UNITED NATIONS, NEW YORK — As opening speeches at U.N.’s General Debate on Tuesday highlighted the need for multilateral responses to global issues such as migration and climate change, President Donald Trump was not even in the room.
Although the words might have been intended for him — the United States has refused to sign the U.N. compact on migration and pulled out the Paris Climate Agreement — Trump was late to arrive to the United Nations.
When he did arrive, his speech could only be described as an attack on the United Nations and multilateralism in general.
Trump said he rejected the “ideology of globalism” and slammed the trade deals he has been tearing apart, the Iran nuclear deal, NATO, the International Criminal Court, the U.N. Human Rights Council, and humanitarian aid to countries that don’t serve U.S. purposes.
“America will always choose independence and cooperation over global governance, control, and domination,” he said.
Trump began by claiming his administration had achieved more than any other that came before it, encouraging the room to laugh at that comment, and it did. He then went on to praised his own decisions as steps that would enhance peace in the region, from moving the U.S. embassy from Tel Aviv to the disputed city of Jerusalem to pulling out of the 2015 nuclear deal with Iran (the Joint Comprehensive Plan of Action).
At last year’s General Assembly, Trump threatened to “totally destroy” North Korea as tensions built over Pyongyang’s ballistic and nuclear missiles. Since then, he has warmed to North Korea and its leader, Kim Jong-un, but has waged a campaign of isolation on the Middle East, cutting funding to Palestinian refugees, backing away from funds earmarked for rebuilding Syria, and doubled down on his acrimony for Iran.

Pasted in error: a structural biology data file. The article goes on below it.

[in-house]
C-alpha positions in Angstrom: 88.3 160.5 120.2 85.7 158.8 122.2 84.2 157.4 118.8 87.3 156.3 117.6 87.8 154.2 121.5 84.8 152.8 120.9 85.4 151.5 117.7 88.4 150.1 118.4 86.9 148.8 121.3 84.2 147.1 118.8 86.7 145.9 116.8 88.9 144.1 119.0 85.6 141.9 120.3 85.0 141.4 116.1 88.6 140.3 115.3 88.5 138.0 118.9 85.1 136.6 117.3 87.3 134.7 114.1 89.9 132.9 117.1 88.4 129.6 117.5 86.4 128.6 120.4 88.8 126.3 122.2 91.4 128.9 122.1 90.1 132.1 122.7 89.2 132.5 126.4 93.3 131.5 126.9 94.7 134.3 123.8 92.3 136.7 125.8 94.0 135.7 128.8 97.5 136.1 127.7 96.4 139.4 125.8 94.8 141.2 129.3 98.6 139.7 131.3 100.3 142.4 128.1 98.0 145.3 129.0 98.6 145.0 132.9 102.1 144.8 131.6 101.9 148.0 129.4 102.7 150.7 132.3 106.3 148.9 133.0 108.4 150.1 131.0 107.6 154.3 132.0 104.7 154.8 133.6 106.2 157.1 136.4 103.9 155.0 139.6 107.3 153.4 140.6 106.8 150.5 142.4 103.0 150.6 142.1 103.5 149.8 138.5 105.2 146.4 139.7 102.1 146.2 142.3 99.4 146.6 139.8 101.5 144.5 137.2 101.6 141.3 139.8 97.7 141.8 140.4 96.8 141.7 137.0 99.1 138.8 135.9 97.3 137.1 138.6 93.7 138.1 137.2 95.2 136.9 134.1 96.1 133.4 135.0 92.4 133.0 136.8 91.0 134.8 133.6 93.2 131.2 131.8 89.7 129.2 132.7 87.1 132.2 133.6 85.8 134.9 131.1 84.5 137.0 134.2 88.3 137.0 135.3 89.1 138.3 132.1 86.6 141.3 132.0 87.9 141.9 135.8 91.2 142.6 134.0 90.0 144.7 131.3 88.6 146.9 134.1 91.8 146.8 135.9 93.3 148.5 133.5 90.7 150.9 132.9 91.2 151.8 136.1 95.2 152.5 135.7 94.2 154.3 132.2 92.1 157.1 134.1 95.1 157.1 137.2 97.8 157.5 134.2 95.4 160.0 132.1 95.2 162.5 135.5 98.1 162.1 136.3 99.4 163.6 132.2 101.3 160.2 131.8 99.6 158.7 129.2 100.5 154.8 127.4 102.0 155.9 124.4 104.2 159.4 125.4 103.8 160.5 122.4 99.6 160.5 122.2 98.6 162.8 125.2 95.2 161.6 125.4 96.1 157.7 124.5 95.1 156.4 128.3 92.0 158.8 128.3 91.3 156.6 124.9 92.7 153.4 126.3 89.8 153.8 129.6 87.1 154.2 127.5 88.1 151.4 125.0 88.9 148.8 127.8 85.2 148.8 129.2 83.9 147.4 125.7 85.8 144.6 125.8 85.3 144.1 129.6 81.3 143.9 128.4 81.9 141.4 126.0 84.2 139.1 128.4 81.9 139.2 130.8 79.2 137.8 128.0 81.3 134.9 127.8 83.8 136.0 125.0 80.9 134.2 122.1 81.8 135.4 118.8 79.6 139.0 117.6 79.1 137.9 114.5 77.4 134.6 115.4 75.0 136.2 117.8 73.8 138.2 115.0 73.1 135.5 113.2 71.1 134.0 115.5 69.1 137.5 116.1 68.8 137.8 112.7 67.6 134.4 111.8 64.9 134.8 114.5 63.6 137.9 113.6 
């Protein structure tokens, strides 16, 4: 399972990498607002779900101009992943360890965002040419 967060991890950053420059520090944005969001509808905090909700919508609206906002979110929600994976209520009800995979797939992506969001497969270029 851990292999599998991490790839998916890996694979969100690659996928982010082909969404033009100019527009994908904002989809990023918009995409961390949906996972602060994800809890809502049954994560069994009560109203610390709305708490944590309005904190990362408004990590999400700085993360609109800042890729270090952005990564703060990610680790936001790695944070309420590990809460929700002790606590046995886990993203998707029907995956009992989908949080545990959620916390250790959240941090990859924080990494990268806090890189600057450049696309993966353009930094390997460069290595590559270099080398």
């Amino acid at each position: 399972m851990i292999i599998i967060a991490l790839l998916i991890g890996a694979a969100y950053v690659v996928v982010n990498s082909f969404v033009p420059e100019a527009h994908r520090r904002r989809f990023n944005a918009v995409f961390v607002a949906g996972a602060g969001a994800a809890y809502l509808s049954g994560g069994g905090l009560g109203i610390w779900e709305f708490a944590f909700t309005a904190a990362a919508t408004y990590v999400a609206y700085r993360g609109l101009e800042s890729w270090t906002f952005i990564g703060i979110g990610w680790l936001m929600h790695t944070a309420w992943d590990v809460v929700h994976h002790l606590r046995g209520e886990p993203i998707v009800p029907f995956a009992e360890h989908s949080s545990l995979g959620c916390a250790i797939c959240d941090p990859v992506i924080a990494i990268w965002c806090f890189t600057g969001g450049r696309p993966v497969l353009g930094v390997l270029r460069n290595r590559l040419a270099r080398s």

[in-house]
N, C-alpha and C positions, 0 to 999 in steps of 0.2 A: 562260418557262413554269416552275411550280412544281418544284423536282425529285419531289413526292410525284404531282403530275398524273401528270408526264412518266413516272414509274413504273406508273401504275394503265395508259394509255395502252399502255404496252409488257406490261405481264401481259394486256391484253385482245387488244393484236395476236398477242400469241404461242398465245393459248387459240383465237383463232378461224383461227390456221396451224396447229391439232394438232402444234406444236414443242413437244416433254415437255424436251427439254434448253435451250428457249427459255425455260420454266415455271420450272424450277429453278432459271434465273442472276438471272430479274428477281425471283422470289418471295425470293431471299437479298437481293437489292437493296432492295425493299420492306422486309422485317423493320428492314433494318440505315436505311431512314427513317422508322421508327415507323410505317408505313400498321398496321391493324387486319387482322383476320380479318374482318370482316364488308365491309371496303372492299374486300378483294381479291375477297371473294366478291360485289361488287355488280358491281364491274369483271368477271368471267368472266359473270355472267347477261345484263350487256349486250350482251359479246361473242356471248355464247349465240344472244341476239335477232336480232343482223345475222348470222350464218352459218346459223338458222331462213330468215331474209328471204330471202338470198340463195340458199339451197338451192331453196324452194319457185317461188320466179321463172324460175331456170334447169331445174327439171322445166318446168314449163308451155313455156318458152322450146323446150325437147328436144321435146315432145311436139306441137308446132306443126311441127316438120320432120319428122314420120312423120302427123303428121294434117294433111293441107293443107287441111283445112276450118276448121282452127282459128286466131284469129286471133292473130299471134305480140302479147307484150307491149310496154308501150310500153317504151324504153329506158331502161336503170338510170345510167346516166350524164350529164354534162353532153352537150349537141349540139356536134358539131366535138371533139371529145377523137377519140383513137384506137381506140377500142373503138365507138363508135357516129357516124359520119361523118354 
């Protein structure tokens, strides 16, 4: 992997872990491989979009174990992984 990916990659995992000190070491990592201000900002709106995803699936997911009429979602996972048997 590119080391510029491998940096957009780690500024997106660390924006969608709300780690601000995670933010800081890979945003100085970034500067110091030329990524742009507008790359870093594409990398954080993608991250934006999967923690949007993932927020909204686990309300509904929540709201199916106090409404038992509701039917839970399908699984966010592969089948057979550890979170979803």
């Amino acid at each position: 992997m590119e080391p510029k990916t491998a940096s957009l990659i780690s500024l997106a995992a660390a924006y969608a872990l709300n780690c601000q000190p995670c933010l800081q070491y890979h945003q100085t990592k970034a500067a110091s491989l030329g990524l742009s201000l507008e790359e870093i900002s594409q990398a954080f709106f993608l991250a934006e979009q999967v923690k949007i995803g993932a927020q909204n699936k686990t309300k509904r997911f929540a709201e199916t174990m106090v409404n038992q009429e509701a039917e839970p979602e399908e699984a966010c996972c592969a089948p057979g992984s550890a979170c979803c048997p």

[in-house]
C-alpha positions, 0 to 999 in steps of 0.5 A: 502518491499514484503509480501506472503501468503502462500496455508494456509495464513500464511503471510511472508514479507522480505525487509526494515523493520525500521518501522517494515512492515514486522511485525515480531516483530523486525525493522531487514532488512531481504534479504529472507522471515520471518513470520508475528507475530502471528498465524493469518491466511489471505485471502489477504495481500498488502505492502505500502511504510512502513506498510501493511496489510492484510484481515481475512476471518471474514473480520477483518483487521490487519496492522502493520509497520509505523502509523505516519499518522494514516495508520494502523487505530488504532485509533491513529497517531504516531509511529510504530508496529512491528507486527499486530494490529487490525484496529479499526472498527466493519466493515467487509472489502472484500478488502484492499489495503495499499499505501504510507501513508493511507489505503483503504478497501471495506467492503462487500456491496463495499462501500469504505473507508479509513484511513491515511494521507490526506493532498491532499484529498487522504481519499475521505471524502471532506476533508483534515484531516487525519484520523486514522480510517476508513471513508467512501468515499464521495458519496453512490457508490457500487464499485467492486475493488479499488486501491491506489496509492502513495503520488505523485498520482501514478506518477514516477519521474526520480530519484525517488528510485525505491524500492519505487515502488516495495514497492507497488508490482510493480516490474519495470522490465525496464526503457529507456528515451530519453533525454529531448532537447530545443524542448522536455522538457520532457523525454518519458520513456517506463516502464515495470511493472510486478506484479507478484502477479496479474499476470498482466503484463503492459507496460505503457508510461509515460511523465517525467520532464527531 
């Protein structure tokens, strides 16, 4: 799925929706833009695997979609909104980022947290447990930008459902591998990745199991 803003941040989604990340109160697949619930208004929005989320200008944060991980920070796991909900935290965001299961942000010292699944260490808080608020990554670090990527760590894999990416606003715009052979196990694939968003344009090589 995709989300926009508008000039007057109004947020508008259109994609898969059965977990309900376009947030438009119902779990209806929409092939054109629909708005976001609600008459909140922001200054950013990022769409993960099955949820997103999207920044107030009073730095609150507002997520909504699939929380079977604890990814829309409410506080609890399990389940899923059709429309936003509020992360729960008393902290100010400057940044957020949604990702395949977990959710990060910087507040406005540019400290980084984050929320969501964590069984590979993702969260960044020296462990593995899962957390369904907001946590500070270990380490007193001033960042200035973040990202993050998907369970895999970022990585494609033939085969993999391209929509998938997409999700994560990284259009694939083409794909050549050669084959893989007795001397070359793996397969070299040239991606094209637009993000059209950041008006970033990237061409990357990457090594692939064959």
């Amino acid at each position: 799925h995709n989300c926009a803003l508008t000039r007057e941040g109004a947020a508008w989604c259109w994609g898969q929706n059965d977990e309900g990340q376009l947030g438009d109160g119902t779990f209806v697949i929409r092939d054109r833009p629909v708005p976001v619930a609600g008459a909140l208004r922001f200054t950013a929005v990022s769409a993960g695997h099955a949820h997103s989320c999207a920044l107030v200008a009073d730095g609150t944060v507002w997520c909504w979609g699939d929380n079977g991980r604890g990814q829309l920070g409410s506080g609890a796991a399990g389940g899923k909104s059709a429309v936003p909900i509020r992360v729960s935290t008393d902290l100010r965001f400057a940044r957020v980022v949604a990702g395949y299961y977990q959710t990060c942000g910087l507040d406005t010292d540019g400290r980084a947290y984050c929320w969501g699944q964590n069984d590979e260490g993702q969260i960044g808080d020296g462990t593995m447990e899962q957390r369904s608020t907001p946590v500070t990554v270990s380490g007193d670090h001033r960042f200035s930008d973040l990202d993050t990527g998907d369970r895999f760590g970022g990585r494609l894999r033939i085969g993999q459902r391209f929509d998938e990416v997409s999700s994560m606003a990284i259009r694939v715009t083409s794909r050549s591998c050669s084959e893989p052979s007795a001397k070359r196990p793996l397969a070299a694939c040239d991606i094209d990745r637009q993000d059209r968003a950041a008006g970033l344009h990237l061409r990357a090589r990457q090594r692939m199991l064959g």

Speaking in an almost drowsy voice on Tuesday, the president reserved a good portion of his speech on Iran.
“Iran’s leaders sow chaos, death and destruction.” He accused Iran of spreading mayhem there and beyond, of its leaders being corrupt. “Not good,” he added.
He also accused Iran of increasing military spending by 40 percent since the nuclear deal — an exaggerated claim he has made before — and of building “nuclear-capable missiles.”
Just a few hours later, Iran’s President Hassan Rouhani gave a full-throated response to Trump, without ever naming him directly.
Rouhani said tearing down multilateral agreements is “a symptom of a weakness of intellect” and lamented the “Nazi disposition” where “might makes right.”
Pivoting to the nuclear deal, Rouhani said the United States “has been wrong from the beginning” on its policies on Iran, calling the sanctions on Iran “economic terrorism.”
“No state and nation can be brought to the negotiation table by force and if so what follows is the accumulation of the grapes of wrath… to be reaped later by the oppressors,” he said, adding that dialogue does not require a “photo opportunity” — a dig at Trump’s summit with North Korean leader Kim Jong-un.